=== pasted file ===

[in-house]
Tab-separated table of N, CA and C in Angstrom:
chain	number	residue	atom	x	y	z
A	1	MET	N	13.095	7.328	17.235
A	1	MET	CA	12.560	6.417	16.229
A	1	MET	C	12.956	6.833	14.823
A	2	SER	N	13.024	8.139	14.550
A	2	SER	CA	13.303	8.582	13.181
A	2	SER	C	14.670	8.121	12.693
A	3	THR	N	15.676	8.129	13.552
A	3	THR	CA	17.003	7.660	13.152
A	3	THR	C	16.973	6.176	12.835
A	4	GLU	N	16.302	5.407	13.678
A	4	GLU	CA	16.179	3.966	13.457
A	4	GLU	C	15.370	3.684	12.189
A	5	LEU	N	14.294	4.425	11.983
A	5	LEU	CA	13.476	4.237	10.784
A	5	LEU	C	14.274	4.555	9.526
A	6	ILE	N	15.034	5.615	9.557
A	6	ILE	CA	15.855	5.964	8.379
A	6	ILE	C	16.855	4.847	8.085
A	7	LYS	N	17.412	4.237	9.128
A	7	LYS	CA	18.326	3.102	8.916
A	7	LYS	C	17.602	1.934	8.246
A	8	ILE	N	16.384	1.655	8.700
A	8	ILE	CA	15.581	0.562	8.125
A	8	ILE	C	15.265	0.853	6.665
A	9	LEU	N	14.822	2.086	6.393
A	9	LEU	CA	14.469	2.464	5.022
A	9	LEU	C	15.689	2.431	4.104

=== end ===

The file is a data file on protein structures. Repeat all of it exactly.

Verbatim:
[in-house]
Tab-separated table of N, CA and C in Angstrom:
chain	number	residue	atom	x	y	z
A	1	MET	N	13.095	7.328	17.235
A	1	MET	CA	12.560	6.417	16.229
A	1	MET	C	12.956	6.833	14.823
A	2	SER	N	13.024	8.139	14.550
A	2	SER	CA	13.303	8.582	13.181
A	2	SER	C	14.670	8.121	12.693
A	3	THR	N	15.676	8.129	13.552
A	3	THR	CA	17.003	7.660	13.152
A	3	THR	C	16.973	6.176	12.835
A	4	GLU	N	16.302	5.407	13.678
A	4	GLU	CA	16.179	3.966	13.457
A	4	GLU	C	15.370	3.684	12.189
A	5	LEU	N	14.294	4.425	11.983
A	5	LEU	CA	13.476	4.237	10.784
A	5	LEU	C	14.274	4.555	9.526
A	6	ILE	N	15.034	5.615	9.557
A	6	ILE	CA	15.855	5.964	8.379
A	6	ILE	C	16.855	4.847	8.085
A	7	LYS	N	17.412	4.237	9.128
A	7	LYS	CA	18.326	3.102	8.916
A	7	LYS	C	17.602	1.934	8.246
A	8	ILE	N	16.384	1.655	8.700
A	8	ILE	CA	15.581	0.562	8.125
A	8	ILE	C	15.265	0.853	6.665
A	9	LEU	N	14.822	2.086	6.393
A	9	LEU	CA	14.469	2.464	5.022
A	9	LEU	C	15.689	2.431	4.104